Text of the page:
But here’s where I disagree with Simone (who I admire hugely!):

 I think customers are on the sliding scale.

Right now, if a prospective customer is at the end of the scale, stuck in their old ways and looking in the other direction, making excuses why what you do won’t work for them, they’re not a great prospect for you. Agreed.

However. They’re not write-offs.

In my opinion just because they aren’t in the right place now doesn’t mean they won’t, over time, become dream clients after they’ve spent a bit more time exploring your world and eventually feel ready to invest in you.

For that reason, I think it is really important that we do create content that addresses objections like:

  • I don’t have the time to do this

  • I’ve got to prioritise something else at the moment

  • I don’t have the money to invest in this

  • What happens if it doesn’t work

etc. etc.

 Because whilst that might not get an immediate sale, it does plant a seed for that person reading to question their own stories, take a fresh look at the reasons they think they ‘can’t’ work with you, and start them on a path to reassess what their priorities are.

Speaking about ‘low-level’ objections like time and money is important for me because my ideal customers are often people who have never invested in themselves and their business before. To them it feels scary to commit time and money and they’re not sure they can trust me or themselves. They have no evidence for what will happen.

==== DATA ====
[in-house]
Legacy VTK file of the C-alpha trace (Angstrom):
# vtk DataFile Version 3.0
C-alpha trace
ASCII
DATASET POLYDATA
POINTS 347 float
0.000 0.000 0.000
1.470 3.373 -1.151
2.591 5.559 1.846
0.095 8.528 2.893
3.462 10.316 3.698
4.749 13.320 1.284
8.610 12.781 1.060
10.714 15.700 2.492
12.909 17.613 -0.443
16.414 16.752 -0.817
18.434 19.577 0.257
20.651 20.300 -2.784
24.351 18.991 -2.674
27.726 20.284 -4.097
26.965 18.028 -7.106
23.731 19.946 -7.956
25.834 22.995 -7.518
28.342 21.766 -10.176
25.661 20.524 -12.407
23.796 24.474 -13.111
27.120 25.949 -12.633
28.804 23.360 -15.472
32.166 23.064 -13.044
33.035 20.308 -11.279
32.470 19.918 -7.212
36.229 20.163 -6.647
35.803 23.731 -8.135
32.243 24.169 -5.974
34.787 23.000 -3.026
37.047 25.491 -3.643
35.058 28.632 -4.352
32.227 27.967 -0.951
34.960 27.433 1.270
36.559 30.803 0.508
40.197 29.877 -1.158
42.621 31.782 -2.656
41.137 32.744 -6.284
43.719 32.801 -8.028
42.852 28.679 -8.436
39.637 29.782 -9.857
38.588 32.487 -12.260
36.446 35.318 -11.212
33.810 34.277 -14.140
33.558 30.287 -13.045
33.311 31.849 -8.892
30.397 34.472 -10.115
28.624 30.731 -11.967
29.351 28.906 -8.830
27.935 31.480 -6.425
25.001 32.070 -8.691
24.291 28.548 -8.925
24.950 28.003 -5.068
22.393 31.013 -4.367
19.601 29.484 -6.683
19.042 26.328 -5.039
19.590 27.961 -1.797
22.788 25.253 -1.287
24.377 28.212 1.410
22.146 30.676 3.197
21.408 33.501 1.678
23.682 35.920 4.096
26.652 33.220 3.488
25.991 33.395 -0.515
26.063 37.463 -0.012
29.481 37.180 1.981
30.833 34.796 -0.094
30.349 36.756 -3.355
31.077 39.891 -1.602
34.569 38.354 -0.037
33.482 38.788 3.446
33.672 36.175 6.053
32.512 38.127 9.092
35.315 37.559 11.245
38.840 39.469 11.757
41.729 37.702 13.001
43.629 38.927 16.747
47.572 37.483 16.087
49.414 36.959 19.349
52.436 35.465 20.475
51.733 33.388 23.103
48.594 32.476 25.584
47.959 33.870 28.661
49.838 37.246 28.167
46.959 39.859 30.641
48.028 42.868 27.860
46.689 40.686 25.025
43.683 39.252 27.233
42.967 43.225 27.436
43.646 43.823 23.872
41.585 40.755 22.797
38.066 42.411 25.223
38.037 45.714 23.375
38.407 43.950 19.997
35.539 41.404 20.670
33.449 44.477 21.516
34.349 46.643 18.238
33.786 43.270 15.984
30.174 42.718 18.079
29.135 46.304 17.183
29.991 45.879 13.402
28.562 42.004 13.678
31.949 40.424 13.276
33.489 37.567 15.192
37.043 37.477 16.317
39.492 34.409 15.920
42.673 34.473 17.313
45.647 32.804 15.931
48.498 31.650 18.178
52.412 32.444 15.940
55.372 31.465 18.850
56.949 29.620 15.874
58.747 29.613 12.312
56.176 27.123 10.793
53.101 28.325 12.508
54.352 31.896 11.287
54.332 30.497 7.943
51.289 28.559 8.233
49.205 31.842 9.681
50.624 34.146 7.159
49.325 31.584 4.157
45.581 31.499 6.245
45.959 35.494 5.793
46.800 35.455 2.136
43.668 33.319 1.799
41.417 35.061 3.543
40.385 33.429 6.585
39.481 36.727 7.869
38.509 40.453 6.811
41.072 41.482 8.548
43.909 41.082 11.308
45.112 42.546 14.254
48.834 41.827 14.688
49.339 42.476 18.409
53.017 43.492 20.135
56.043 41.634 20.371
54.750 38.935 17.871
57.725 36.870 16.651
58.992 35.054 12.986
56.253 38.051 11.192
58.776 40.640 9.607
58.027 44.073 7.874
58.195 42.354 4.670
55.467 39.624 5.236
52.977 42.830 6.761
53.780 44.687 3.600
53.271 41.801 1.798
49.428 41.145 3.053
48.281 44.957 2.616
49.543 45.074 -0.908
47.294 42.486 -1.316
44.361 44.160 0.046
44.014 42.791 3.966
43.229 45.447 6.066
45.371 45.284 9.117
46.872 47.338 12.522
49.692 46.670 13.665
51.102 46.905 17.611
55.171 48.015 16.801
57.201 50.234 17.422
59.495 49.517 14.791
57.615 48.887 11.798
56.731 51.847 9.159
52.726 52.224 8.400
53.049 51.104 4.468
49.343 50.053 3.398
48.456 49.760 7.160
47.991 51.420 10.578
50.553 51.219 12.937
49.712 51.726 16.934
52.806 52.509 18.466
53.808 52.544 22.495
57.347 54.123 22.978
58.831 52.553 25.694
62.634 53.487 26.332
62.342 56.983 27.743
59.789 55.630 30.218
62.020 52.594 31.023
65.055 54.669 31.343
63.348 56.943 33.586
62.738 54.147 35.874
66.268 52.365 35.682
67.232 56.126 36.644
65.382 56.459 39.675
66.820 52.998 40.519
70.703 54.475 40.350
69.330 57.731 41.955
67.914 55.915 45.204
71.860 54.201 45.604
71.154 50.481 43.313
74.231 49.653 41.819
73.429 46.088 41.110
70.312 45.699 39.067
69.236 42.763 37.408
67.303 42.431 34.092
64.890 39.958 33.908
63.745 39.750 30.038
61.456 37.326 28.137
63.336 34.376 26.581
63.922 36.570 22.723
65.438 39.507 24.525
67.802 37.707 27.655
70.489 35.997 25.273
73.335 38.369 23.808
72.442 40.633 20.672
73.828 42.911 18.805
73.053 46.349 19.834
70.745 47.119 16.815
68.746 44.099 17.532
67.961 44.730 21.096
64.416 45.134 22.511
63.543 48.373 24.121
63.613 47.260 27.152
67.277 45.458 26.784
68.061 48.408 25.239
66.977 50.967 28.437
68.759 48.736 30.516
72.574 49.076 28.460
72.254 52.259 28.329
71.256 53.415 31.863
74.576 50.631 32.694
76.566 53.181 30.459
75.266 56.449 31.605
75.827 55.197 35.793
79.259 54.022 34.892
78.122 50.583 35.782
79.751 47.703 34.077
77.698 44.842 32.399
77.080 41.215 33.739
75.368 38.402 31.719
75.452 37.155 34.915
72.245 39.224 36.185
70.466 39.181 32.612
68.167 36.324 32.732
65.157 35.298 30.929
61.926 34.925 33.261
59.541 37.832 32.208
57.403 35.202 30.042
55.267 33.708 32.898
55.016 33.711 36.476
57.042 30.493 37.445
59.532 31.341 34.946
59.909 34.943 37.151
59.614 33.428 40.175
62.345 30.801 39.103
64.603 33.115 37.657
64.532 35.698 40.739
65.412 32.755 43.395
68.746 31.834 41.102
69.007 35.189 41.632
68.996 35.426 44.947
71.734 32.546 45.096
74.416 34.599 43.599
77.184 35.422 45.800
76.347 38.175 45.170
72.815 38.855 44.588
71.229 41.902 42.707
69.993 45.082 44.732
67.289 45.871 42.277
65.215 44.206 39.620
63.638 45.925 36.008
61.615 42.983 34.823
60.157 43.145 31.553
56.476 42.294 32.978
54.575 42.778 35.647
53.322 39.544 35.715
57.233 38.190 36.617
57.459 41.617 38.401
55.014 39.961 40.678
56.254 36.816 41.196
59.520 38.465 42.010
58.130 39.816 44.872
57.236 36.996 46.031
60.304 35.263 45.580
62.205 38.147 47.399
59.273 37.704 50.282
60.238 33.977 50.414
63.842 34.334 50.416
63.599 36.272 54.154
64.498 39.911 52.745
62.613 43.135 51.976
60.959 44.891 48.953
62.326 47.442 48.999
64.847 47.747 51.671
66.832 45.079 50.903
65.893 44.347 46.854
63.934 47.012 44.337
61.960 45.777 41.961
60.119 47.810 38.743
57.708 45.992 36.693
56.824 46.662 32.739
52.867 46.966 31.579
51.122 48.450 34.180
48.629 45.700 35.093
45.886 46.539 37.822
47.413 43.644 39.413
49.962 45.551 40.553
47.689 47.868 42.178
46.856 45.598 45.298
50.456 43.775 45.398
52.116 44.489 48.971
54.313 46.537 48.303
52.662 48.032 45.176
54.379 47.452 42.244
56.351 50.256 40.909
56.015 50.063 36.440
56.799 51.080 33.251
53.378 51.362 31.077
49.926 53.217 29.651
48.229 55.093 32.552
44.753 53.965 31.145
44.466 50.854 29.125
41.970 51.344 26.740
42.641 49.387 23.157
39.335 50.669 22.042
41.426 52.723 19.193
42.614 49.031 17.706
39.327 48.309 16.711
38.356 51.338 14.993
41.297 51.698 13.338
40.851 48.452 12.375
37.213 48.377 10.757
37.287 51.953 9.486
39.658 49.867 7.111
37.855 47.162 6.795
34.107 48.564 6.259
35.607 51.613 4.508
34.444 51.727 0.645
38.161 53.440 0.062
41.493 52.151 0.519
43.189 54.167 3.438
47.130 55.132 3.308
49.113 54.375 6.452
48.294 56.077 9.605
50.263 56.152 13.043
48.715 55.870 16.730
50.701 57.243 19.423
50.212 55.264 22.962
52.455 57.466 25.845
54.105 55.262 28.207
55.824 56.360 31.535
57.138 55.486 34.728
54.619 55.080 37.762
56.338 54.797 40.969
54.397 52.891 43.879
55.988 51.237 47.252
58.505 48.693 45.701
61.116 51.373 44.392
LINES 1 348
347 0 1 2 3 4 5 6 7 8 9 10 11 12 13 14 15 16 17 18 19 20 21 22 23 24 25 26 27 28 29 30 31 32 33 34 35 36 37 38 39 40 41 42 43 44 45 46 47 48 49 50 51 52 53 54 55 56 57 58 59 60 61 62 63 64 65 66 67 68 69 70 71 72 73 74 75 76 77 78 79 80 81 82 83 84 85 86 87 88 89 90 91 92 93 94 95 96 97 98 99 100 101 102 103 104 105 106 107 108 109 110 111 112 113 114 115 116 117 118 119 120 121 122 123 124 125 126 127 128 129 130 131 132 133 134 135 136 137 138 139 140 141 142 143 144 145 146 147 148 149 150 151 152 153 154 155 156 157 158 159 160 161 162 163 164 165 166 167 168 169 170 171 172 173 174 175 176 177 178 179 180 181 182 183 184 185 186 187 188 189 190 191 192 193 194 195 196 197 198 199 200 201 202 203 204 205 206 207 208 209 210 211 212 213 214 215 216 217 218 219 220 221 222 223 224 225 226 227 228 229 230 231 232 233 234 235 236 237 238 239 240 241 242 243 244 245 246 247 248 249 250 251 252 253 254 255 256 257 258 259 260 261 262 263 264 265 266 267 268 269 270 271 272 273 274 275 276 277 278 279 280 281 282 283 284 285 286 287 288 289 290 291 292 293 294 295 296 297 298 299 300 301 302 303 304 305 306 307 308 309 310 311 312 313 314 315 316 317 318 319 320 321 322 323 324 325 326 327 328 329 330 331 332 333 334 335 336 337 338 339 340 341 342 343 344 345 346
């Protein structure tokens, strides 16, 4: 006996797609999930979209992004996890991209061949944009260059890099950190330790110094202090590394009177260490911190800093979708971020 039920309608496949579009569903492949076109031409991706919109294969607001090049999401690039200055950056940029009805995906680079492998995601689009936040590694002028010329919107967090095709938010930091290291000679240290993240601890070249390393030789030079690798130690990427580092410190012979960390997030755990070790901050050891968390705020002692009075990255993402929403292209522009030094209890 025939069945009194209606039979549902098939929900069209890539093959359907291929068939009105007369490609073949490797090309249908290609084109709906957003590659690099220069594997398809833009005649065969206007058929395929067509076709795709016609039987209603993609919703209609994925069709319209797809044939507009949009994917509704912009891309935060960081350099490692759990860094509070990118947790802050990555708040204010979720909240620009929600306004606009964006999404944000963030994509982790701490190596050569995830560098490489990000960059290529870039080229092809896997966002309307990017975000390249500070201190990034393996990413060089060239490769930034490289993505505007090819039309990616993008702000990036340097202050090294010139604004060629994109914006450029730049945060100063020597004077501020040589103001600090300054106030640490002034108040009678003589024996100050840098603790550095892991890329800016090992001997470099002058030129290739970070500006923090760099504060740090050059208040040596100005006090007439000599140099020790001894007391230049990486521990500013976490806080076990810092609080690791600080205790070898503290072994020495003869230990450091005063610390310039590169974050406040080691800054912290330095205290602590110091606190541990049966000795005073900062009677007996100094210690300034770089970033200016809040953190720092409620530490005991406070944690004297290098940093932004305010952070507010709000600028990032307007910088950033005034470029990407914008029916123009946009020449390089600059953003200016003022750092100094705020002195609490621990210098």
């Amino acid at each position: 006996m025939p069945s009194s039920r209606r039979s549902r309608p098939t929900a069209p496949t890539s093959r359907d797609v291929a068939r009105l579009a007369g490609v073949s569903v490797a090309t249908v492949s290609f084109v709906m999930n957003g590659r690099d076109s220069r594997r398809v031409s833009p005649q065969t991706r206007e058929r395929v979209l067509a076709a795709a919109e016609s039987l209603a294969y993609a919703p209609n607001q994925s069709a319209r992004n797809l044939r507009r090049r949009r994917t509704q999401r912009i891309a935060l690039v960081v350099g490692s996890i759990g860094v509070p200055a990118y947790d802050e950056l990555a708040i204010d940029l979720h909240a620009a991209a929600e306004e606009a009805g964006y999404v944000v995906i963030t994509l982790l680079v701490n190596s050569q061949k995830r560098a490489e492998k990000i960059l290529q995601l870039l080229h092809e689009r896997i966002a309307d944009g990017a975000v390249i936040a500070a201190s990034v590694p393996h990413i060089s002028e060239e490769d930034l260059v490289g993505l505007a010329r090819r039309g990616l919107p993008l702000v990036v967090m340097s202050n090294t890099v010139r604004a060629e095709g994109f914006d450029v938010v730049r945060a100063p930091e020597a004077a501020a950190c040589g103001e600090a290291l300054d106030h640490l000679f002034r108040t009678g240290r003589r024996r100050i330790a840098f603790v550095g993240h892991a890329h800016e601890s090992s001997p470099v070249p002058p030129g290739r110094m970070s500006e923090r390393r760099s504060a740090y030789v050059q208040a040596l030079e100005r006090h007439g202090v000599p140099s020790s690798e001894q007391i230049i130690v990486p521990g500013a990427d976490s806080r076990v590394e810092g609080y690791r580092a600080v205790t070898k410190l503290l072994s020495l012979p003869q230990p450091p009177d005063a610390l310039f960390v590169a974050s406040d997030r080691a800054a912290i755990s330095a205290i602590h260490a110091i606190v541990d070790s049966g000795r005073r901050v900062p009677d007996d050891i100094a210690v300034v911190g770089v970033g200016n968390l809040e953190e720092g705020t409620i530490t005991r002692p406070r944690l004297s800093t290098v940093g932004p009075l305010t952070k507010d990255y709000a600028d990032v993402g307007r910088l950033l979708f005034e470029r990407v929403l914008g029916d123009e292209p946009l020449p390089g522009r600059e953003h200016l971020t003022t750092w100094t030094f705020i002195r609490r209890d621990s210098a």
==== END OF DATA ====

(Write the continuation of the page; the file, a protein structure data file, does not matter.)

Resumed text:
It’s therefore imperative for me to help move people from “I can’t afford that” to “this will be a great investment” or “I don’t have time” to “this is a priority for me.” I can only do that by addressing those objections head on and talking about them in my marketing. Not pretending that things like time and money aren’t issues.

 It might be the same for you.

Maybe your ideal customer is someone who hasn’t ever invested in their own health before or taken time for themselves. It’s therefore a leap that you need to help them make, to move them from “that’s not for me” to “this is exactly what I need and I’m ready.”

I wrote this blog post called When is the right time to invest in your business? as one example of directly tackling the ‘I’m not ready to invest’ objection I was hearing a lot.

To be fair to Simone in the episode, she does acknowledge that it’s not quite as black and white as ‘low-level = waste of time, ignore’ vs. ‘high-level = 100% focus.’

But I wanted to highlight that hearing these objections isn’t a forever no. It’s not a sign that you’re failing and no-one will ever pay you. Or that the market is doomed and health practitioners can never make sustainable money.

It’s just a sign there’s more work to do building trust and helping people see the benefits and value of what you do and why you can help them. And that your energies are better spent on people further up the sliding scale who are more open and ready to make change, whilst remembering a ‘no’ right now might be a ‘yes I’m ready’ in the future.

What do you think of the sliding scale? Does this help you think about what marketing you put out to attract the right people?


The sliding scale of knowledge is a concept I expand on in my book Just Start Now.